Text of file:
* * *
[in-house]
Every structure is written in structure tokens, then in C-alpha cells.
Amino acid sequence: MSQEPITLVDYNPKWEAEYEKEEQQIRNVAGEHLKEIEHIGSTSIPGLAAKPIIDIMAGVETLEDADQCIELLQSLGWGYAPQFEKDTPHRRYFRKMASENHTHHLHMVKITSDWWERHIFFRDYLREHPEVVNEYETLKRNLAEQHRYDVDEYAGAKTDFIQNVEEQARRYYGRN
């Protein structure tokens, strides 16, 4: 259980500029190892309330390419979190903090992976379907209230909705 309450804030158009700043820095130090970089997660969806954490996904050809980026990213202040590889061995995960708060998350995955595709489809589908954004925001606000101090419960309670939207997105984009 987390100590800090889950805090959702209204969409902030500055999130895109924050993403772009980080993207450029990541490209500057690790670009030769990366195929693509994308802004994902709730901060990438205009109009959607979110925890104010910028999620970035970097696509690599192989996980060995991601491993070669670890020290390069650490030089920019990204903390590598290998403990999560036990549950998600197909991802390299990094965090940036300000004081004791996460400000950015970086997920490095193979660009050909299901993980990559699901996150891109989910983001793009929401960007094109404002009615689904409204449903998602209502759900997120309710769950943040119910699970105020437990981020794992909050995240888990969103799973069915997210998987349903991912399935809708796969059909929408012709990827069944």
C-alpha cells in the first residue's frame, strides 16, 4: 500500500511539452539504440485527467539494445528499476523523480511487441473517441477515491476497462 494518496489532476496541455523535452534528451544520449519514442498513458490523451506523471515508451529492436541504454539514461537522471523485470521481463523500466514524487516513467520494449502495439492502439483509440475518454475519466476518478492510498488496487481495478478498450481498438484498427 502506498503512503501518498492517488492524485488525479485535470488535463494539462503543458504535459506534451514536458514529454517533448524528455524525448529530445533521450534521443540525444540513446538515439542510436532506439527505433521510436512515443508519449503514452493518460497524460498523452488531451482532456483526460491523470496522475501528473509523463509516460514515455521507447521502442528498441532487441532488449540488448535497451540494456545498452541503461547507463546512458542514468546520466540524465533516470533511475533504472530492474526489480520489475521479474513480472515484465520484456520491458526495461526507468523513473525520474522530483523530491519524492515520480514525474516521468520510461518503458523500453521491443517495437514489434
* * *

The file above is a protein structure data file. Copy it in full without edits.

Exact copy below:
[in-house]
Every structure is written in structure tokens, then in C-alpha cells.
Amino acid sequence: MSQEPITLVDYNPKWEAEYEKEEQQIRNVAGEHLKEIEHIGSTSIPGLAAKPIIDIMAGVETLEDADQCIELLQSLGWGYAPQFEKDTPHRRYFRKMASENHTHHLHMVKITSDWWERHIFFRDYLREHPEVVNEYETLKRNLAEQHRYDVDEYAGAKTDFIQNVEEQARRYYGRN
């Protein structure tokens, strides 16, 4: 259980500029190892309330390419979190903090992976379907209230909705 309450804030158009700043820095130090970089997660969806954490996904050809980026990213202040590889061995995960708060998350995955595709489809589908954004925001606000101090419960309670939207997105984009 987390100590800090889950805090959702209204969409902030500055999130895109924050993403772009980080993207450029990541490209500057690790670009030769990366195929693509994308802004994902709730901060990438205009109009959607979110925890104010910028999620970035970097696509690599192989996980060995991601491993070669670890020290390069650490030089920019990204903390590598290998403990999560036990549950998600197909991802390299990094965090940036300000004081004791996460400000950015970086997920490095193979660009050909299901993980990559699901996150891109989910983001793009929401960007094109404002009615689904409204449903998602209502759900997120309710769950943040119910699970105020437990981020794992909050995240888990969103799973069915997210998987349903991912399935809708796969059909929408012709990827069944």
C-alpha cells in the first residue's frame, strides 16, 4: 500500500511539452539504440485527467539494445528499476523523480511487441473517441477515491476497462 494518496489532476496541455523535452534528451544520449519514442498513458490523451506523471515508451529492436541504454539514461537522471523485470521481463523500466514524487516513467520494449502495439492502439483509440475518454475519466476518478492510498488496487481495478478498450481498438484498427 502506498503512503501518498492517488492524485488525479485535470488535463494539462503543458504535459506534451514536458514529454517533448524528455524525448529530445533521450534521443540525444540513446538515439542510436532506439527505433521510436512515443508519449503514452493518460497524460498523452488531451482532456483526460491523470496522475501528473509523463509516460514515455521507447521502442528498441532487441532488449540488448535497451540494456545498452541503461547507463546512458542514468546520466540524465533516470533511475533504472530492474526489480520489475521479474513480472515484465520484456520491458526495461526507468523513473525520474522530483523530491519524492515520480514525474516521468520510461518503458523500453521491443517495437514489434